• Valve Index Pre-Orders Now Available: $499 Headset, $999 Bundle
    Valve Index Full Kit Controllers HMD Base Stations Controllers Knuckles

    Starting today you can now pre-order the Valve Index VR headset in a variety of bundle configurations starting at $499 for just the headset, up to $999.

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  • Valve Confirms a ‘Flagship VR Title’ is Coming in 2019; Will Support Any SteamVR Headset Don't expect any more details just yet.
  • Oculus Quest Enterprise Edition Is $999, Needs $180/Year Subscription After First Year
    quest enterprise edition

    At F8 2019 this week Facebook announced an enterprise edition of the Oculus Quest 6DoF standalone headset. It’s priced at $999 and has 128GB of storage, like the $499 consumer model. It will launch this fall.

    The first year of software services is free, but after that companies must pay $180 per year for access.

    The edition will include mass device management from a web interface. Administrators will be able to deploy device profiles en-masse, install or update apps remotely, or even wipe devices.

    It also includes two years of enterprise-grade priority support via phone, live chat or email. Priority shipping is also offered for required hardware replacements.

    Enterprise editions will also have “exclusive features”, which possibly refers to features like controller-free kiosk mode.

    An Oculus Go enterprise edition is also on the way, with similar software services for a price of $599. While Facebook will sell Rift S in volume to enterprise, it doesn’t have the same software and services offering. The company seems to be betting that the enterprise market wants standalone VR, not PC based.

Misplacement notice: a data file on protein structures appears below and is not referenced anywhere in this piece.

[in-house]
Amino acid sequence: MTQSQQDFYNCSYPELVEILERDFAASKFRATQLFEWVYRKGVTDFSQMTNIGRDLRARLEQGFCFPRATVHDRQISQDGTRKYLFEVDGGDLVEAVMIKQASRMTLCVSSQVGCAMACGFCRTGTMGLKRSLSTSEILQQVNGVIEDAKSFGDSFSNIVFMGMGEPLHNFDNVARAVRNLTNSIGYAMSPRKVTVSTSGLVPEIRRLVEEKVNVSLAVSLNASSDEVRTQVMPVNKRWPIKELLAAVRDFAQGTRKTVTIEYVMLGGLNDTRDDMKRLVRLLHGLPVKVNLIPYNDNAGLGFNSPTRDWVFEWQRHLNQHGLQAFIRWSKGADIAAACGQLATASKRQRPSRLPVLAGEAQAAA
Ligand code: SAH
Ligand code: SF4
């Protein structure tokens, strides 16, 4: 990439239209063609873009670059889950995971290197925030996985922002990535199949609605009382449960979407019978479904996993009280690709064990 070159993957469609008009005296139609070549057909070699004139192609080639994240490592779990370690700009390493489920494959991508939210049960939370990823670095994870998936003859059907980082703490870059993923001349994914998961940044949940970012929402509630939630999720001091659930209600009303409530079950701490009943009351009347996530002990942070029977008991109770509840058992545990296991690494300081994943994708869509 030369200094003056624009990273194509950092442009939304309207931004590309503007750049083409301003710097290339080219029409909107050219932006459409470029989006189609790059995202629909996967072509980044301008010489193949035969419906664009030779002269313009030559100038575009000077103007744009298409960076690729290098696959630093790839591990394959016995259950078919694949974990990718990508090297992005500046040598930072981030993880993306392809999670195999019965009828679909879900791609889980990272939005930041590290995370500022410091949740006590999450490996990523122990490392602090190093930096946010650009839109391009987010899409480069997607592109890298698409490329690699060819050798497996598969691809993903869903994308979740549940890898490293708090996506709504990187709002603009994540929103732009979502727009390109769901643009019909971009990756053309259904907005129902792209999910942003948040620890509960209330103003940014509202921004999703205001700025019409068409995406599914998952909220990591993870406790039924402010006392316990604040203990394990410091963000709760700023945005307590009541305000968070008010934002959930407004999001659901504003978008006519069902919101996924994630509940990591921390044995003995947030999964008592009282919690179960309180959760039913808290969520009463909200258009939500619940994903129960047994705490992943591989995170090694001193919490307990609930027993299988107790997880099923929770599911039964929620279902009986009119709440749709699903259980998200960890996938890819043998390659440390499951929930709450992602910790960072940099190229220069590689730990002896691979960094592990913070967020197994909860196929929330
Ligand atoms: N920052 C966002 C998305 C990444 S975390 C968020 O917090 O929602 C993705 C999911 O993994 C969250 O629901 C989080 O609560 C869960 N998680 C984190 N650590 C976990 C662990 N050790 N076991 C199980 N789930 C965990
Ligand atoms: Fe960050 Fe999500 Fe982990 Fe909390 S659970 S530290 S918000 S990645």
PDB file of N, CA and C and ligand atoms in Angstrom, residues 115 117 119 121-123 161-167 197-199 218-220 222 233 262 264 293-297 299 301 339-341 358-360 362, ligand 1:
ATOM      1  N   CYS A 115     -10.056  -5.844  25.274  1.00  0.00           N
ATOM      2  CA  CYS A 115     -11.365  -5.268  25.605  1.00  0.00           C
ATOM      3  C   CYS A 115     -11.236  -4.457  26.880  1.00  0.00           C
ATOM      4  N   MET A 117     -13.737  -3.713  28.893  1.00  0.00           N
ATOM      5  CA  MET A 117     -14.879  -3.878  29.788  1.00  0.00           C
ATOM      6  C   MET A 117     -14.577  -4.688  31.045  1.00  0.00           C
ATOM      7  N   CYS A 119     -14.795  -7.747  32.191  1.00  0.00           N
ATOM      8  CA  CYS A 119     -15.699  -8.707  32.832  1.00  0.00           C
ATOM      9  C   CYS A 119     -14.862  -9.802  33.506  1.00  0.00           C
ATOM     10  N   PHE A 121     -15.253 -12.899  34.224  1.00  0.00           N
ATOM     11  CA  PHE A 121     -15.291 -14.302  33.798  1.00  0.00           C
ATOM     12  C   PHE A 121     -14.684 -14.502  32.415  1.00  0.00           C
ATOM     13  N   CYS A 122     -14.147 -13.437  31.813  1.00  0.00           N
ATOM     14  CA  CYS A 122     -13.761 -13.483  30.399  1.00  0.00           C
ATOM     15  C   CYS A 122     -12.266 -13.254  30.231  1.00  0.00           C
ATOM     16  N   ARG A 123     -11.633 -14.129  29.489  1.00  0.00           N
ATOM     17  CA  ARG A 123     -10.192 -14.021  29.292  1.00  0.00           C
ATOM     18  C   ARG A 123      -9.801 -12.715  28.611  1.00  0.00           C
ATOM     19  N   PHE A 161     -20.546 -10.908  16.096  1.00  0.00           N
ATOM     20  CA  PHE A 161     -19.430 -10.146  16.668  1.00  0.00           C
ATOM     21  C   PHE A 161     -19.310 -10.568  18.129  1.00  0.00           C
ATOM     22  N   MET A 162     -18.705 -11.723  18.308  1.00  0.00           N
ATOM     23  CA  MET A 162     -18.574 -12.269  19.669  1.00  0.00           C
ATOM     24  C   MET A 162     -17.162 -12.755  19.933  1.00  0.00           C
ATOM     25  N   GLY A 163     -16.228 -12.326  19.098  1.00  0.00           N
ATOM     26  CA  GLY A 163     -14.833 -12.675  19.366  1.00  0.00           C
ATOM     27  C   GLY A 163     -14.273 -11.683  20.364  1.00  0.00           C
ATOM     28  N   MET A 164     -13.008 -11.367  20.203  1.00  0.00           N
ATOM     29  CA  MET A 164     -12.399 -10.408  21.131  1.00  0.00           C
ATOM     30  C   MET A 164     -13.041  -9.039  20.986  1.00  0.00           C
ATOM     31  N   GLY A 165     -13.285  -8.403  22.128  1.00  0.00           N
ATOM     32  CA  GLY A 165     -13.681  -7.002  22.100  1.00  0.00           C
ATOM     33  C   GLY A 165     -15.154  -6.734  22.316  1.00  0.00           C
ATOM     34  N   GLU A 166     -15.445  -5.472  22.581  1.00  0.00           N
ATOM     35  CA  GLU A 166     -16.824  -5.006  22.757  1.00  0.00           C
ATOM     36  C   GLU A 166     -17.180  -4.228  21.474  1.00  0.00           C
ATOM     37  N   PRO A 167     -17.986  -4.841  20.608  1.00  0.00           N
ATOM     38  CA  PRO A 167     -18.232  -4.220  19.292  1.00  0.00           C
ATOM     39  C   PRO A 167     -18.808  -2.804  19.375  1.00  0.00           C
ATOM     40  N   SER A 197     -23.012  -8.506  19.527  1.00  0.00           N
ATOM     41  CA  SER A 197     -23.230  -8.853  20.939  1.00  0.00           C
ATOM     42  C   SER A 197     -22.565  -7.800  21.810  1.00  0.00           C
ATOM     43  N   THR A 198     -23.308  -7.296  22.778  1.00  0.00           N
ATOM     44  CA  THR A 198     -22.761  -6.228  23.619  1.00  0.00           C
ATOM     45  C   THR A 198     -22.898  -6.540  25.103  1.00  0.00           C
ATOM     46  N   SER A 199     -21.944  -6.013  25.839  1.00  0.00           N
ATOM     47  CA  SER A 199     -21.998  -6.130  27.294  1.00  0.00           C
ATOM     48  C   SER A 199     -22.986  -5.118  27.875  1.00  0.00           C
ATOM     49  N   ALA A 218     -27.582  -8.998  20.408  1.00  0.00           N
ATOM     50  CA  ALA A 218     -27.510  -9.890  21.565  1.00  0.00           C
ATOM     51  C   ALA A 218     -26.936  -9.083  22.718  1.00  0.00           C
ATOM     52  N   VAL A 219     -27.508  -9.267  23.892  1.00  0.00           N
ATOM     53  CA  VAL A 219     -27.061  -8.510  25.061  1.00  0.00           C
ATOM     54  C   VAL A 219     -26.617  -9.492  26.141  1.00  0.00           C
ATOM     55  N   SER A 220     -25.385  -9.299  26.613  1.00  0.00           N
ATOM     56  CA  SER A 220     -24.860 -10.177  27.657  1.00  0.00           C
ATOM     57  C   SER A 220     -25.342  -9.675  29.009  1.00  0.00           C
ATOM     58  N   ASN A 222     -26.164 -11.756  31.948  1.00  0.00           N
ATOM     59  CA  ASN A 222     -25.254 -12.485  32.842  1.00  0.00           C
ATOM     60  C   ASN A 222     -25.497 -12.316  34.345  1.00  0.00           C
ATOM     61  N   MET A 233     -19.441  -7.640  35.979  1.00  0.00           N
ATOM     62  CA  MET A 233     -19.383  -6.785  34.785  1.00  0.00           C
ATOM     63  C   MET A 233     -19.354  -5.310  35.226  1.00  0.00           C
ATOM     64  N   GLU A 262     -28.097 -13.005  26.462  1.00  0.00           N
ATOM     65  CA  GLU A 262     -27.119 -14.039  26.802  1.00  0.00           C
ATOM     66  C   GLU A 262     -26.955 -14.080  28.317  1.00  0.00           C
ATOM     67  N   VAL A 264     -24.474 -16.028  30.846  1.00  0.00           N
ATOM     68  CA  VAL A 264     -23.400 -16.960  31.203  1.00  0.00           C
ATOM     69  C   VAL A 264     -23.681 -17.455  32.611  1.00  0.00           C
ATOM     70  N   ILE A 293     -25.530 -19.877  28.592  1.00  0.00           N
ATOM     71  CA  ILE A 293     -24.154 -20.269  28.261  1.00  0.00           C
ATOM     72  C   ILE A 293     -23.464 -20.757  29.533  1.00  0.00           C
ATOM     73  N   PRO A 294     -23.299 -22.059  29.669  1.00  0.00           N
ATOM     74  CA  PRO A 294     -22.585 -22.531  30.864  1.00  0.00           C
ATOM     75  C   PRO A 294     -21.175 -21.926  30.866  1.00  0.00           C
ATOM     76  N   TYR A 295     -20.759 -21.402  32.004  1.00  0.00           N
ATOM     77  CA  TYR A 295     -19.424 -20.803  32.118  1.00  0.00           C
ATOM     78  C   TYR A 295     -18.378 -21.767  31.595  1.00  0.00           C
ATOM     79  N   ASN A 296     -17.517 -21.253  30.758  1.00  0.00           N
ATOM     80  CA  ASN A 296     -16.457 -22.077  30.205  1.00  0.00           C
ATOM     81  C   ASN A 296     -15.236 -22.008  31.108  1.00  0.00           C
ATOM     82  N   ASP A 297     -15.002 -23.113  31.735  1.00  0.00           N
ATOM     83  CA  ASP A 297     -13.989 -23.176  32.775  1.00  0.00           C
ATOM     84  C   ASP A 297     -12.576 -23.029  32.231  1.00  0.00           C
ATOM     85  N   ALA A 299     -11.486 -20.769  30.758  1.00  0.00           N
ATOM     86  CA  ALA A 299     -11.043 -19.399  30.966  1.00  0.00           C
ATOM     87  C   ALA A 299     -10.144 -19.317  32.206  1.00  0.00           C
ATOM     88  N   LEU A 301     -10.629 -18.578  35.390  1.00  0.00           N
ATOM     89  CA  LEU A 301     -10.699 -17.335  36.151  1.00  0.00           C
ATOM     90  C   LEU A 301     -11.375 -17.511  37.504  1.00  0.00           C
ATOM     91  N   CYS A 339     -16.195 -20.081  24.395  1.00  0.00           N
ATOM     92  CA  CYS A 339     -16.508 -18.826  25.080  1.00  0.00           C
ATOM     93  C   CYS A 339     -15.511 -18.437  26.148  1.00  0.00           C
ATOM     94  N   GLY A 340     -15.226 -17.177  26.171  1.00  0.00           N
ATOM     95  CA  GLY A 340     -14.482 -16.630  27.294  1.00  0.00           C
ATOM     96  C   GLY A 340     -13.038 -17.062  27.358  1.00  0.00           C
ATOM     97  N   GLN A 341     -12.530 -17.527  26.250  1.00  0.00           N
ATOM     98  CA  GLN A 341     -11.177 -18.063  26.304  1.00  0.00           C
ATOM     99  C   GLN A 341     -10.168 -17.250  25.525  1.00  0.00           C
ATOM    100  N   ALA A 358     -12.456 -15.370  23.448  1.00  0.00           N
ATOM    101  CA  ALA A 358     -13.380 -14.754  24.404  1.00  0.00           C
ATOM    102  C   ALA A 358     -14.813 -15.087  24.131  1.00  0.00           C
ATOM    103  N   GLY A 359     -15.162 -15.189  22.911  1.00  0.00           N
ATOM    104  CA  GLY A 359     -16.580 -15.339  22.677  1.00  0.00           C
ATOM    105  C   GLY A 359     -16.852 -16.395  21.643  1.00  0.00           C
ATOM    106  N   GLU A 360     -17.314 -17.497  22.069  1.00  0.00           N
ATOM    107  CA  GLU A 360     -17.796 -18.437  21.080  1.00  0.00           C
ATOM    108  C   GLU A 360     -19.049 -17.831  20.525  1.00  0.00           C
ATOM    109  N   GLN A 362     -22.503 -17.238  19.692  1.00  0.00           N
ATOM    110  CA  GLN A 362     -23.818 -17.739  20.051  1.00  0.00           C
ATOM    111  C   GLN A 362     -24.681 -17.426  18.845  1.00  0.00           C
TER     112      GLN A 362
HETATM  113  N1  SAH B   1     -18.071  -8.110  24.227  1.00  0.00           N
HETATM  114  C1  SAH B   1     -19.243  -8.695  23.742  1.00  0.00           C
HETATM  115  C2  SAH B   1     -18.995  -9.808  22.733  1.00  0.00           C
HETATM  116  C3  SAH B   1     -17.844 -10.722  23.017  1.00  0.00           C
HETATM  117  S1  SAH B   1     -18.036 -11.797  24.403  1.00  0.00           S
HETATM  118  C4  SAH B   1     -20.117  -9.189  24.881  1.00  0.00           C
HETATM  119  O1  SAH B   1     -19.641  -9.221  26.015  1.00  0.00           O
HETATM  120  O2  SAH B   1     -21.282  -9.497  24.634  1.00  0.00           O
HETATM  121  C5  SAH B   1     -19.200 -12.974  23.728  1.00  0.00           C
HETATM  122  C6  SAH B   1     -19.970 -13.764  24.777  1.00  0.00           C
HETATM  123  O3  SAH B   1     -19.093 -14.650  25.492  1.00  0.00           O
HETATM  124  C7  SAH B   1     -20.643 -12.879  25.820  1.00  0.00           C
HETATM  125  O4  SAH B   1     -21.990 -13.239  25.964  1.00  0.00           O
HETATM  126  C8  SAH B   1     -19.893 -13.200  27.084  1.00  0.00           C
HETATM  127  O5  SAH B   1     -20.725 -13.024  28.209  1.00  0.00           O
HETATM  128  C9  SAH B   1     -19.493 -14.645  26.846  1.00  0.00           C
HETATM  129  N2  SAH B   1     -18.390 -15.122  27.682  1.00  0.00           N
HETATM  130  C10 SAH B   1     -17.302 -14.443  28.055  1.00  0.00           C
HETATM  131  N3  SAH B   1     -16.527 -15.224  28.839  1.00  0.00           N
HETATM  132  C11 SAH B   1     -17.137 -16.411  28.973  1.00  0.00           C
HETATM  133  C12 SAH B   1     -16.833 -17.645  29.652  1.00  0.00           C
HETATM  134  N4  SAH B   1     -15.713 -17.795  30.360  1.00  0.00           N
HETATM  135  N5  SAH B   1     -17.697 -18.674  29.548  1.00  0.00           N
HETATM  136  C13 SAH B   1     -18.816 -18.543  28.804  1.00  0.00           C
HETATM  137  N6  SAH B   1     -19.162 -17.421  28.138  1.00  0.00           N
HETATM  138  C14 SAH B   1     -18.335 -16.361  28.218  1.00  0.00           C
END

The new enterprise offerings replace the old business offerings. Under the old offerings, Oculus Go 64GB was available for $299, but the only differences to the consumer model was the support, licence and included accessories.

    Facebook already has companies like DHL, Johnson&Johnson, Farmers Insurance and ExxonMobile on board. It looks like the company is directly taking on the $799 Vive Focus Plus in the enterprise space. It’s as yet unclear which offering the enterprise market will end up preferring.

    Tagged with: enterprise, Oculus Quest

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  • 2 Months of Viveport Infinity is Being Gifted to Oculus Rift and Valve Index Customers Oculus Rift owners can enter a sweepstake now.
  • Boneworks Gameplay ‘The Same’ With Oculus Touch Controllers As Valve Index Controllers
    Boneworks VR

    Boneworks is a great demonstration of the Valve Index Controllers, but it also has full support for the Oculus Touch controllers used on Rift and Rift S.

    On Twitter today Stress Level Zero developer Brandon Laatsch showed off a first person view of Boneworks with Touch:

    Boneworks is a detailed sandbox physics shooter developed by Stress Level Zero. SLZ previously developed multiplayer vehicular shooter Hover Junkers .

    Boneworks takes VR object interaction and physics to the next level- every object is simulated with their physics engine. We went hands on with Boneworks at GDC and wrote that it feels like the first next generation VR game.